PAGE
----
"I have come," he said, in that tone of voice which was so dear to her remembrance—"I have come, Violet, to bid you farewell for ever. Since you have rejected me, I have neither heart nor hope, and I shall leave England as soon as I may go."
The tears were falling fast from her blue eyes. "Oh, Edward," she said, "why do you bid me farewell? Do you not think that I love you still?"
"Still, Violet? You love me, the ruined, dishonourable, disgraced— the—" She would not hear the dreadful word, but laid her finger on his lip.
"Oh, hush, Edward! Those words are not for you. You may have sinned; they tell me you have sinned. But have you not repented too, Edward? Have the lessons of sickness and anguish taught you nothing? I am sure they have. I could not wed one who was living an evil life, but now I see your true self once more."
"Then you love me still?" The words were uttered in astonishment, and the emotions of unexpected joy almost overpowered him.
"I never ceased to love you, Edward. Do you think that I am one to trifle with your heart, or to use it as a plaything for me to triumph by? Never, never. Had you died, or worse still, had you continued in sinful ways, I could not even then have ceased to love you, though we might have been separated until death. But now I read other things in your face, Edward, and I will be yours—your betrothed—again. Come, let us join the rest. There is not one of us but will welcome you with joy."
"Nay, nay, let us stay here for a moment," he cried, as she rose up; "let me realise the joyful sensation which your words have given me; let me sit here, Violet, a few moments at your feet, and feel the touch of your hand in mine, and look at your face, that I may recover strength again."
They sat there in silence, and the thoughts of both recurred to that other scene where they had sat on the great boulder under the shadow of the Alps, and watched the rose-film steal over their white summits on the golden summer eve. It was the same love that still filled their souls—the same love, but more sober, more quiet, more like the love of maturer years, less like the passionate love of boy and girl. It was more of an autumnal love than of old; and if the departing summer had flung new hues over the forest and the glen, they were the duller hues that recalled to mind the greater glory of the past. It was round a dying year that Autumn was "folding his jewelled arms." Yet they were happy—very happy, and they felt that, come what might, nothing on earth could part them now.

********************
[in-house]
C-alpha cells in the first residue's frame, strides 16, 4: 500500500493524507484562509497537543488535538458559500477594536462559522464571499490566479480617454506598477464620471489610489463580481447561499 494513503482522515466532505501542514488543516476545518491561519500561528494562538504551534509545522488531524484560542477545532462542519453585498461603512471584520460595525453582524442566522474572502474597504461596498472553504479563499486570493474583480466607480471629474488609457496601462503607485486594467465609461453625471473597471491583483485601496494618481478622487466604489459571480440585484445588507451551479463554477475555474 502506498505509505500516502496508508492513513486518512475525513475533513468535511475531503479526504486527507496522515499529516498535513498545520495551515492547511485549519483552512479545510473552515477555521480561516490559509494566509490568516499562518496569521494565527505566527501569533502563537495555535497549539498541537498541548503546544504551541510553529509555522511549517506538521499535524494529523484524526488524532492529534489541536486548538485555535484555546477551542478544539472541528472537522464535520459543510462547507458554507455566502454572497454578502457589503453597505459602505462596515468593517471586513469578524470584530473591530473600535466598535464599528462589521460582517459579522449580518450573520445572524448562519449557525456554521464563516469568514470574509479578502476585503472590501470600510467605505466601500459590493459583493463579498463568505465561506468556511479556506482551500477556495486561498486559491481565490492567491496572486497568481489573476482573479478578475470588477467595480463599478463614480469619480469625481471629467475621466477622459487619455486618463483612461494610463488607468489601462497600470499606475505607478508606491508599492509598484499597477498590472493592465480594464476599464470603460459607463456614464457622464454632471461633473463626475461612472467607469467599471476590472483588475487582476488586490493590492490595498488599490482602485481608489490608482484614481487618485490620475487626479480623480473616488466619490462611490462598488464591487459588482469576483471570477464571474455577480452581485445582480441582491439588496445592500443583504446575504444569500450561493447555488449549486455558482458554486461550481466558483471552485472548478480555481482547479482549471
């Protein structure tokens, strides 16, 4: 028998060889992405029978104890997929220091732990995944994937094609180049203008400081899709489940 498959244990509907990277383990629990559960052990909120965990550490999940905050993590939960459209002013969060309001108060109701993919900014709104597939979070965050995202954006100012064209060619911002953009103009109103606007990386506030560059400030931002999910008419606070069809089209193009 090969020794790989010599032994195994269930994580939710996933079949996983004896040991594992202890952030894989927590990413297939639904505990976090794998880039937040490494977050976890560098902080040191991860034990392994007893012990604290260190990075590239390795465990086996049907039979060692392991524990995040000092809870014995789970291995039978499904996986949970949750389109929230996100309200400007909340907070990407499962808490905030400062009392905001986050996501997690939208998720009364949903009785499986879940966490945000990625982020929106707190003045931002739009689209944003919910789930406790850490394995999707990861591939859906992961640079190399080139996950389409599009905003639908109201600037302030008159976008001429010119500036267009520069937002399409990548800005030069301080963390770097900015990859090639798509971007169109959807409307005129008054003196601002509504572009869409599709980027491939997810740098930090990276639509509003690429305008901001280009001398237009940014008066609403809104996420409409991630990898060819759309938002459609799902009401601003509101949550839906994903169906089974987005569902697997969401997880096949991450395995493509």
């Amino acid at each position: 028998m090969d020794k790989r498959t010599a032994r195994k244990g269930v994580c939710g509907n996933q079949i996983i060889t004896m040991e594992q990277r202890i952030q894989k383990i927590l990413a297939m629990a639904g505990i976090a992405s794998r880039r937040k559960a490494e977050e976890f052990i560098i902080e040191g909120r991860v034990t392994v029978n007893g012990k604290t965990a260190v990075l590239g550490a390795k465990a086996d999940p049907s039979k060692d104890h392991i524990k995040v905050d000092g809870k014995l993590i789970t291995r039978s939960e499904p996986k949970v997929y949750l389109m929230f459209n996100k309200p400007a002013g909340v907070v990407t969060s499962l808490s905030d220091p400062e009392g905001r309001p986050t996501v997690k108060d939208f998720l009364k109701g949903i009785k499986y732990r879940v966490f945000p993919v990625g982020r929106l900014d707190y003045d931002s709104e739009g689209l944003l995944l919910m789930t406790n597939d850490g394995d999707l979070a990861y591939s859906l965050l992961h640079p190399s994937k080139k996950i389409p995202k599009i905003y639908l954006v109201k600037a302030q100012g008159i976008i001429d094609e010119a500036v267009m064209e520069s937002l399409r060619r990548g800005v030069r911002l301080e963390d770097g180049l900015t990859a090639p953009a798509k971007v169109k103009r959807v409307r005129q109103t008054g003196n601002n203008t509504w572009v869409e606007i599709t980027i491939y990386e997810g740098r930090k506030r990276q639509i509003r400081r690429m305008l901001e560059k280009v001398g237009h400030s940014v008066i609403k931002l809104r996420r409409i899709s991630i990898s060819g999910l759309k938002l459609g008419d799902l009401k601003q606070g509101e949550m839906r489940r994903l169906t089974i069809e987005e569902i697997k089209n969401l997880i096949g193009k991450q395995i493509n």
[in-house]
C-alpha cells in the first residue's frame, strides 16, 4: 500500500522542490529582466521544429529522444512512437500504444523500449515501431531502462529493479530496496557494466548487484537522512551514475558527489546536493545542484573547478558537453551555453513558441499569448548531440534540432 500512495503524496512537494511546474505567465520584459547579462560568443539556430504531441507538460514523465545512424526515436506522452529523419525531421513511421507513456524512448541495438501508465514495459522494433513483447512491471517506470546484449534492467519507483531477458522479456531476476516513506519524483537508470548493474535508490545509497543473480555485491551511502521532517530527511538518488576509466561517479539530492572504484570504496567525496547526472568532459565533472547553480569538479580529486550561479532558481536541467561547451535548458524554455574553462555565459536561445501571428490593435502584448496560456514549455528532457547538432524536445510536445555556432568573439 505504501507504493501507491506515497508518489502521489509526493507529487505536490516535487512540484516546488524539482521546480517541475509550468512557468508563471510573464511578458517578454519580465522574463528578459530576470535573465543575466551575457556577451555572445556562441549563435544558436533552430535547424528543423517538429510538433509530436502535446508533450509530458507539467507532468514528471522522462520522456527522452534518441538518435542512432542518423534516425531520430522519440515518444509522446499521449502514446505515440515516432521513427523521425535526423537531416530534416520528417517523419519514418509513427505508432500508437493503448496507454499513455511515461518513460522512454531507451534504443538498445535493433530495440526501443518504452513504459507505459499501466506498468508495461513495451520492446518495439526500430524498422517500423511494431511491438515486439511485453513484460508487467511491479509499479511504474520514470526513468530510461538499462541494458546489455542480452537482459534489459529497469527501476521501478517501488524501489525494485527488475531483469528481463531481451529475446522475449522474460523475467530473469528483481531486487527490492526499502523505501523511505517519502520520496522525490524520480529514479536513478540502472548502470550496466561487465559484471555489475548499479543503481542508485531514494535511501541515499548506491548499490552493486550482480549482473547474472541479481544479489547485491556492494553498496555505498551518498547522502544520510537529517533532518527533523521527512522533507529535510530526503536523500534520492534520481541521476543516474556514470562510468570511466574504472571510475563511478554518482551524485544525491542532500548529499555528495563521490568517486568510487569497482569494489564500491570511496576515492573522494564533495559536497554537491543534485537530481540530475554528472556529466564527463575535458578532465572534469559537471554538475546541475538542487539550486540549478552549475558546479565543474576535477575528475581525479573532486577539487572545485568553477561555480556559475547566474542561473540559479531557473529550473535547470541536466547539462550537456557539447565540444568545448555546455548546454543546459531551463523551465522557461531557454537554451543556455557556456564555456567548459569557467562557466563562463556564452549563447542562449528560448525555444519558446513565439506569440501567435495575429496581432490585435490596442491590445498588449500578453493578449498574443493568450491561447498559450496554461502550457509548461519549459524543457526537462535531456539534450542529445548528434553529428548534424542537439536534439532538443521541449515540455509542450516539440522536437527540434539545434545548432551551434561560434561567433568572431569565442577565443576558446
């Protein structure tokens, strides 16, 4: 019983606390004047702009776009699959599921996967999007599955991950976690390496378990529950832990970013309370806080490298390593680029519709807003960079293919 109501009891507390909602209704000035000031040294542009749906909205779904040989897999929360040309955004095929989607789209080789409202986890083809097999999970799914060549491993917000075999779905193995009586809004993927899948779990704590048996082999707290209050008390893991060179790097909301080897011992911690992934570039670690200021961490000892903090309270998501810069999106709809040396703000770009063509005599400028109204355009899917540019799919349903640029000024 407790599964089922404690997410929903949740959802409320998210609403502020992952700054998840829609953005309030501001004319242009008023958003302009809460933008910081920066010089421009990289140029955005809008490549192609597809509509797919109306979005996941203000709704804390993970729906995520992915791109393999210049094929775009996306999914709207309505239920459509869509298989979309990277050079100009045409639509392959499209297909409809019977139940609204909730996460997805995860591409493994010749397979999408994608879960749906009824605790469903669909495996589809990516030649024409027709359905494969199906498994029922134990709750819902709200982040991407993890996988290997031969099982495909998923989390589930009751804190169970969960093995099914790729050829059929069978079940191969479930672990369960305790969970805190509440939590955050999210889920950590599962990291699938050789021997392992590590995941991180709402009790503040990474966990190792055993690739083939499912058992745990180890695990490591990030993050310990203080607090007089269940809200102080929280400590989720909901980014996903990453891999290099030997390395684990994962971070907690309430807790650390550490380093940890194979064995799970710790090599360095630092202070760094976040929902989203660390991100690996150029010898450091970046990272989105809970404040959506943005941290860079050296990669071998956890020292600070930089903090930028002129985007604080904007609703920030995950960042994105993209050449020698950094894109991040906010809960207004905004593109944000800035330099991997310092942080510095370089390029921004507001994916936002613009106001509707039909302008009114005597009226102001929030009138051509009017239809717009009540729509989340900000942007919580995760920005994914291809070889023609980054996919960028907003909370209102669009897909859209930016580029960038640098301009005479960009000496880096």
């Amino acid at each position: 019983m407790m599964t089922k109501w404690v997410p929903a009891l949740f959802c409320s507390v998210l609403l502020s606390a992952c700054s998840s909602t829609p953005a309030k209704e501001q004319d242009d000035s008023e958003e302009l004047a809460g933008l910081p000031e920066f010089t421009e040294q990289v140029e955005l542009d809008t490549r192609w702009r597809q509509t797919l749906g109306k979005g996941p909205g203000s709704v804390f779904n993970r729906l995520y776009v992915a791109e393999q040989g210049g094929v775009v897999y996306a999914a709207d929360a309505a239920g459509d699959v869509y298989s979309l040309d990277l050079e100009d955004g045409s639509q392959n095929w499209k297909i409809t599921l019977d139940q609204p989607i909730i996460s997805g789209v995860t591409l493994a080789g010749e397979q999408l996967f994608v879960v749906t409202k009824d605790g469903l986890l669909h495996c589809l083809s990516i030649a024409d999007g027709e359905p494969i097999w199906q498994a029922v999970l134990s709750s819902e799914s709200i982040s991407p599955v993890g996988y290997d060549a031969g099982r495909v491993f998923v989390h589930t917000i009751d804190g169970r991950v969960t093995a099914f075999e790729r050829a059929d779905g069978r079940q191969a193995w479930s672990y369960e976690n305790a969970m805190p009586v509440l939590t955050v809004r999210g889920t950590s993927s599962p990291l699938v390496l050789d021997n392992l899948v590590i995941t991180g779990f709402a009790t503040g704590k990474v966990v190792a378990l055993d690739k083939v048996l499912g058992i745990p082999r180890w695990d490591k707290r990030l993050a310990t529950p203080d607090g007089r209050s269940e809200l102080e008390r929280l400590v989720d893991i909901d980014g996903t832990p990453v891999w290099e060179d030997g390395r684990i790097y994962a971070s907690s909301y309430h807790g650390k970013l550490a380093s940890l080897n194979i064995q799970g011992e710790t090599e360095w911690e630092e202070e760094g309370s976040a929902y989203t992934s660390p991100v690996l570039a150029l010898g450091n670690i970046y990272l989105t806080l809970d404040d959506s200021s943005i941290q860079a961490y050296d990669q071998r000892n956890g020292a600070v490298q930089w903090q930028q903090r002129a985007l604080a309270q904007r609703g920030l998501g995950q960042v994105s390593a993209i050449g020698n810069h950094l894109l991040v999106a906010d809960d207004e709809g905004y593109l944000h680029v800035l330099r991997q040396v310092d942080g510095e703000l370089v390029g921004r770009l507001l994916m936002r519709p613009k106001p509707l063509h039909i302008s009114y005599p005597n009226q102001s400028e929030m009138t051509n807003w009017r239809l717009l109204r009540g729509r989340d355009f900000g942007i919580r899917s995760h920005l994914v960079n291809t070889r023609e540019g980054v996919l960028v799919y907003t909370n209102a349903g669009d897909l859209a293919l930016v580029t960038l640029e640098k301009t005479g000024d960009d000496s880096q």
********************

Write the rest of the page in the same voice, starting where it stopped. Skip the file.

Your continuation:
When Kennedy had grown more calm, Violet called for Cyril, and bade him break the fact of Edward's presence to her mother and Julian. The boy bounded off to do her bidding, and in a few moments Kennedy was seated among the Homes as one of them. They received him with no simulated affection; Frank and Cyril helped to take away all awkwardness from the meeting by their high spirits, and when they all sat down on the velvet mosses to their rural meal, every one of them had banished the painful hauntings of the past. Of course Kennedy accompanied them home; they drove back in the quiet evening, and Kennedy sat by Violet's side.
He stayed at Ildown till Julian returned to Saint Werner's, and, as was natural, he revolved in his mind continually his future course. At last he determined to talk it over with Violet, and told her of all his heroic longings for a life of toil and endeavour, if need were, even of banishment and death—all the high thoughts that had filled his heart as he sat alone in the island by Orton-on-the-Sea.